Hot Press magazine: Friday, I’m in love

May 12, 2008

Gavin Friday talks about Disney songs, Shakespeare sonnets, Ferrara films, liking art and reading books.

“Well, Suzanne Vega did a really sexy slow orchestral version of Cruella de Ville,” says Gavin Friday as he tries to remember the night before.

“Lou Reed did ‘Zippidy Doo Da’. Steve Buscemi sang ‘High Ho, High Ho It’s Off To Work We Go’. David Byrne did a version of ‘When You Wish Upon A Star’ and Eric Mingus, who’s Charlie Mingus’s son, said: ‘I’m going to do the most racist song ever written,’ and sang ‘Ooh Ooh Ooh I Wanna Be Like You.’ Garth Hudson and his wife Maud… now I don’t want to be heavy but she’s twenty-something stone and in a wheelchair. She couldn’t get on stage so she sang from the audience while people were coming in. They did a 25-minute version of ‘Feed The Birds’. I sang ‘Chim-Chiminey’, the Dick Van Dyke song from Mary Poppins and the Siamese Cat song from Lady And The Tramp.”

Sure you did, Gavin. I shake my head as if chastising a child. You crazy pop stars and your drugs.

What? It’s real?! Yes, Gavin Friday has just taken part in Hal Willner’s Stay Awake show in New York. In 1988, Willner brought out a much celebrated album of tributes to Disney classics and this year the great, the good and the kind-of-leftfield are celebrating the anniversary in concerts spread across the year. This particular show was a benefit for St. Anne’s Warehouse – a much celebrated New York art centre.

“You know what’s so weird about the shows is that in their subconscious everybody knows these songs,” he proffers. “And you love them because they’re from your childhood. In those days Disney was all about great songwriters. It was before they got people like Elton John to perform songs. The only thing that was weird was that because it was a benefit, and because it cost about ten grand a table, there were a lot of corporate types there who didn’t know what hit them.”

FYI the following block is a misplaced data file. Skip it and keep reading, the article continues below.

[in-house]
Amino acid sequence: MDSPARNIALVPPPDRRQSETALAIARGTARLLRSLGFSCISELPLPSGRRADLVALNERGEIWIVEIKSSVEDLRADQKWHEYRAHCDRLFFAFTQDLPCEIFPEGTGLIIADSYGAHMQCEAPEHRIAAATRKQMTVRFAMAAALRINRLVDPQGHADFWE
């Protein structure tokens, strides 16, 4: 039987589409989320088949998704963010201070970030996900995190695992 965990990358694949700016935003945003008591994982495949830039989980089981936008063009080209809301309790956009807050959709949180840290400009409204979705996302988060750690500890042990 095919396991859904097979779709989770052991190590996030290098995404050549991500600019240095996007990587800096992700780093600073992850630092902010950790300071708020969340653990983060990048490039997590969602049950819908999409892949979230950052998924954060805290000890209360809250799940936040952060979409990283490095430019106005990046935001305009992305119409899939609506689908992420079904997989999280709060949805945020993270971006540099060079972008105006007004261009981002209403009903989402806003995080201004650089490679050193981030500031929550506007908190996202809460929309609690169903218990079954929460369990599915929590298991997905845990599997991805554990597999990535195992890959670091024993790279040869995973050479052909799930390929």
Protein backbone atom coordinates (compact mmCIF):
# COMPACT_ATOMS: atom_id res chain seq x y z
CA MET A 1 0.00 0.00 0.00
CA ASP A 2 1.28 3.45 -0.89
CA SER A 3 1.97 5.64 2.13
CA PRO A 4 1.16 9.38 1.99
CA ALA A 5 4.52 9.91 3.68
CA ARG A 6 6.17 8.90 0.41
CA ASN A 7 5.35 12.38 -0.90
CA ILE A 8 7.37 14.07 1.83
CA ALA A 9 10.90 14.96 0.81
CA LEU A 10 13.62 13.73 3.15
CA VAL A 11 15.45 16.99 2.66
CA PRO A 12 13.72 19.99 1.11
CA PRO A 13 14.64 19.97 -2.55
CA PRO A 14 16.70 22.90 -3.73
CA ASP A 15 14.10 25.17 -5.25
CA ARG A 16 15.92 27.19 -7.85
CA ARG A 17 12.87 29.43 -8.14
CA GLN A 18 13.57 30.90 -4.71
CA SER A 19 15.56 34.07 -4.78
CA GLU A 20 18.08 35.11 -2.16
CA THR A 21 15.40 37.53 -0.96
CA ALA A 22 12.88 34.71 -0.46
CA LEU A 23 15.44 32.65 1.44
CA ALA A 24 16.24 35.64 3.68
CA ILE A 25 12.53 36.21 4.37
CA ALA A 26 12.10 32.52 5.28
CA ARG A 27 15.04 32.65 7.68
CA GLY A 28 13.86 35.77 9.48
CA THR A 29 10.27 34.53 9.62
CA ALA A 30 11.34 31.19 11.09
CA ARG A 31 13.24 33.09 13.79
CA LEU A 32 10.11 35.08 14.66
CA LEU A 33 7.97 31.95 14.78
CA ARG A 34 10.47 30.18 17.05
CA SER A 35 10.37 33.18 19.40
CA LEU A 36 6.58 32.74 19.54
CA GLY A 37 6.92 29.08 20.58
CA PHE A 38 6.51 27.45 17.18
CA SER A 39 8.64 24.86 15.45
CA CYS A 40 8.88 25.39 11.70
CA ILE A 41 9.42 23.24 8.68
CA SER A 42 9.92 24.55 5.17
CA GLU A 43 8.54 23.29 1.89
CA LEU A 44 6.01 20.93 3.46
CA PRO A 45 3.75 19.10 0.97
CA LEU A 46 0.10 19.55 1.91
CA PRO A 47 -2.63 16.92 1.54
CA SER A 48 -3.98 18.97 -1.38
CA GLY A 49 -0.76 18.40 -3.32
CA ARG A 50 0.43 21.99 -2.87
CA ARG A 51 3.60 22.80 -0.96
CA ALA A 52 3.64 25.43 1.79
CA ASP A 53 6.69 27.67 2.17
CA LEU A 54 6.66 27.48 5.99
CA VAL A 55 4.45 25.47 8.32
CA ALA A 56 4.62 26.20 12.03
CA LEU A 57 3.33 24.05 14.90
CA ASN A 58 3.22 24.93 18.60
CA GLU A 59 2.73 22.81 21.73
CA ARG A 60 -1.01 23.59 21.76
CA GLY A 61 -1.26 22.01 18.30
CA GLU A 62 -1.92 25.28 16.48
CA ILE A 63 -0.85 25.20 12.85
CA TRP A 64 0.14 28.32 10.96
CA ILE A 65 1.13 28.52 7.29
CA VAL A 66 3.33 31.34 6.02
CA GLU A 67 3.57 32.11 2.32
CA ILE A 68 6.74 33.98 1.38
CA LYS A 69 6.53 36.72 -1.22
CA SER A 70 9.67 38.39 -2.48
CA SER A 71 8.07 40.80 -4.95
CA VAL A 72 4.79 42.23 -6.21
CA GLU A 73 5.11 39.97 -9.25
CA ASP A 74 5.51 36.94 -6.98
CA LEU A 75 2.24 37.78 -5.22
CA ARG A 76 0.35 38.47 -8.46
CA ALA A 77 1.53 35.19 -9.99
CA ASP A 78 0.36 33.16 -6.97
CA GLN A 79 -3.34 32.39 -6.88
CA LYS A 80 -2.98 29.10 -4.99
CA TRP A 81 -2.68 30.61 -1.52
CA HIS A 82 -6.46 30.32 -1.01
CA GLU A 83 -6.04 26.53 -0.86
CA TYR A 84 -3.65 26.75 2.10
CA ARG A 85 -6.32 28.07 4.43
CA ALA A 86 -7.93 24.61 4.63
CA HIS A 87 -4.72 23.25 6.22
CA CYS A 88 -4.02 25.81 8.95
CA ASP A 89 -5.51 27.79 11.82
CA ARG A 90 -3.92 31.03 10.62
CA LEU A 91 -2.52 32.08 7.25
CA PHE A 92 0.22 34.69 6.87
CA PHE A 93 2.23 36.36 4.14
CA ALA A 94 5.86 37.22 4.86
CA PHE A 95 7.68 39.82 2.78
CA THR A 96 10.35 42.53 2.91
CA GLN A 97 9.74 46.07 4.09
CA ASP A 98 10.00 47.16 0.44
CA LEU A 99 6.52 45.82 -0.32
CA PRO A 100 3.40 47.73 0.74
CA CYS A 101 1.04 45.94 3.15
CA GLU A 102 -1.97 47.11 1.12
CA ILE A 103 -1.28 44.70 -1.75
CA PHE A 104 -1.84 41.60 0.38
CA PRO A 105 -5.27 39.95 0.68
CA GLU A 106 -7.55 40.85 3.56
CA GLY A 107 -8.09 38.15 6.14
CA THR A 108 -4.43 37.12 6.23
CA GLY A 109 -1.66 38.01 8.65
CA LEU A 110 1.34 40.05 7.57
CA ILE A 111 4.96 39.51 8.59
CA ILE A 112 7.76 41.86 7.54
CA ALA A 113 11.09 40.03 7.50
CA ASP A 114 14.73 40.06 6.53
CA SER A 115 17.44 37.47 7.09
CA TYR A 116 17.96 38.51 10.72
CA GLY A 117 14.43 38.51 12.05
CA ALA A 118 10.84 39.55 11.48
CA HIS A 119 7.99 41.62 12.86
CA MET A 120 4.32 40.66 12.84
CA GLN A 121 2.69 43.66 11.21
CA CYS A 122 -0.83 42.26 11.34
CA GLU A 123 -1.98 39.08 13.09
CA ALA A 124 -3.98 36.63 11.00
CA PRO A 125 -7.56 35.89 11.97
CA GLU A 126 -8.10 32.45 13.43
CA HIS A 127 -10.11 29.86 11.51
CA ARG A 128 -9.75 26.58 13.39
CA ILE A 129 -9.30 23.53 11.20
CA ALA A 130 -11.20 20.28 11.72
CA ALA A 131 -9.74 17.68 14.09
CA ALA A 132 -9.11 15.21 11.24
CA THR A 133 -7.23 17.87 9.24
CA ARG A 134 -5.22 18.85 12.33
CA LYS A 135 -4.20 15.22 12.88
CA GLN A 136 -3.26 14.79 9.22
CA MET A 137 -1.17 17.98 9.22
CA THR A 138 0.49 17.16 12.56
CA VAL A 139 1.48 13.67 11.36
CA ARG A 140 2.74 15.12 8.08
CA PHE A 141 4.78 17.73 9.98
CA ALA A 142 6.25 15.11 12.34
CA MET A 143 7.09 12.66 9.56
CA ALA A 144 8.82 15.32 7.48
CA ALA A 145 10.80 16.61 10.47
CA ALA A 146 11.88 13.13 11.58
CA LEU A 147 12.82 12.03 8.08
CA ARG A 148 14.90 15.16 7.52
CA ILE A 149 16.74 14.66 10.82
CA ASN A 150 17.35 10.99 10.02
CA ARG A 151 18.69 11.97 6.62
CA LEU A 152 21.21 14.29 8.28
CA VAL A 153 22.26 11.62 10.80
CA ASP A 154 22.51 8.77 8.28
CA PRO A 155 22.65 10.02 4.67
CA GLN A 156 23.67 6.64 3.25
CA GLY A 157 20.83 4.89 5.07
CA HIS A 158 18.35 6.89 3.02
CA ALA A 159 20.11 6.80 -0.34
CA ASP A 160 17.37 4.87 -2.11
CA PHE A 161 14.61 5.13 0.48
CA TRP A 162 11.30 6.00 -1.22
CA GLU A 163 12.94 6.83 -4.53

Gavin Friday is not someone who would be hugely well-known to the corporate types. He’s had an idiosyncratic career. From frontman with Ireland’s post-punk avant-gardists the Virgin Prunes, to solo artist and soundtrack composer, Friday has never stayed on the straight and narrow. Over the past year, he’s teamed up with the composer Gavin Bryars and the Royal Shakespeare Society to tour new interpretations of Shakespeare’s Sonnets (as part of the 2007 Complete Works Festival), and his next performance will be in collaboration with Irish composer Ian Wilson at the Brighton Arts Festival on May 19. The day after speaking to Hot Press, he shuffled off to the set of Abel Ferrara’s Chelsea On The Rocks to possibly make an appearance in that movie.

“He just said to show up and see what happens,” says Friday. “In America, if things go badly, they extradite you or mug you in the street. And if they go well you get asked to come down to an Abel Ferrara film shoot.”

Friday also has a new album in the works, but his oeuvre isn’t exactly that of the straight-forward indie rocker. Not that he’d have it any other way.

“For the last twenty years you’ve had to like football and Oasis,” he sighs before asking the question lots of people asked during those dismal days of laddish conformity: “What the fuck is wrong with liking art and reading a book?”

Good question Gavin. Thank flip it’s Friday, I say.